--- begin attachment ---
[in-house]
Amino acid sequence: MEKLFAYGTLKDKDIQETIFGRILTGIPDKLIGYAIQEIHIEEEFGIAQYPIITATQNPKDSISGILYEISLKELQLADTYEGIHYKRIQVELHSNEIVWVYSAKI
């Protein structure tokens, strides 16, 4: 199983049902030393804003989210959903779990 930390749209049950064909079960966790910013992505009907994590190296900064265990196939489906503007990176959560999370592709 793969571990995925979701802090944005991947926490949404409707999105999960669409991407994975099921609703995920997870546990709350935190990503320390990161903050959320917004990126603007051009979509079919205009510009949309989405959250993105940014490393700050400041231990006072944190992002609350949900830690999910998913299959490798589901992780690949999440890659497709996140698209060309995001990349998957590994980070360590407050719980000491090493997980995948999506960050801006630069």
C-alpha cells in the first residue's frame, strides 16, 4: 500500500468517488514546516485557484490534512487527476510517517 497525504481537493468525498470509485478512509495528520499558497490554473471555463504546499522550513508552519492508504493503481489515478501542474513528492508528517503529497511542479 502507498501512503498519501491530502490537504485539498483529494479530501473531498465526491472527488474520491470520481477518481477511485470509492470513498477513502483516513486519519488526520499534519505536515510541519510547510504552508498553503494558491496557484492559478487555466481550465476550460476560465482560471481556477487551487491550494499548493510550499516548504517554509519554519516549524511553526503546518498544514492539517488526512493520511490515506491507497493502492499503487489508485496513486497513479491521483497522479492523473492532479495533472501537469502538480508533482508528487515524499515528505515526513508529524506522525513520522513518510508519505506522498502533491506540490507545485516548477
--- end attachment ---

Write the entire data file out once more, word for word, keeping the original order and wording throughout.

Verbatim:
[in-house]
Amino acid sequence: MEKLFAYGTLKDKDIQETIFGRILTGIPDKLIGYAIQEIHIEEEFGIAQYPIITATQNPKDSISGILYEISLKELQLADTYEGIHYKRIQVELHSNEIVWVYSAKI
């Protein structure tokens, strides 16, 4: 199983049902030393804003989210959903779990 930390749209049950064909079960966790910013992505009907994590190296900064265990196939489906503007990176959560999370592709 793969571990995925979701802090944005991947926490949404409707999105999960669409991407994975099921609703995920997870546990709350935190990503320390990161903050959320917004990126603007051009979509079919205009510009949309989405959250993105940014490393700050400041231990006072944190992002609350949900830690999910998913299959490798589901992780690949999440890659497709996140698209060309995001990349998957590994980070360590407050719980000491090493997980995948999506960050801006630069």
C-alpha cells in the first residue's frame, strides 16, 4: 500500500468517488514546516485557484490534512487527476510517517 497525504481537493468525498470509485478512509495528520499558497490554473471555463504546499522550513508552519492508504493503481489515478501542474513528492508528517503529497511542479 502507498501512503498519501491530502490537504485539498483529494479530501473531498465526491472527488474520491470520481477518481477511485470509492470513498477513502483516513486519519488526520499534519505536515510541519510547510504552508498553503494558491496557484492559478487555466481550465476550460476560465482560471481556477487551487491550494499548493510550499516548504517554509519554519516549524511553526503546518498544514492539517488526512493520511490515506491507497493502492499503487489508485496513486497513479491521483497522479492523473492532479495533472501537469502538480508533482508528487515524499515528505515526513508529524506522525513520522513518510508519505506522498502533491506540490507545485516548477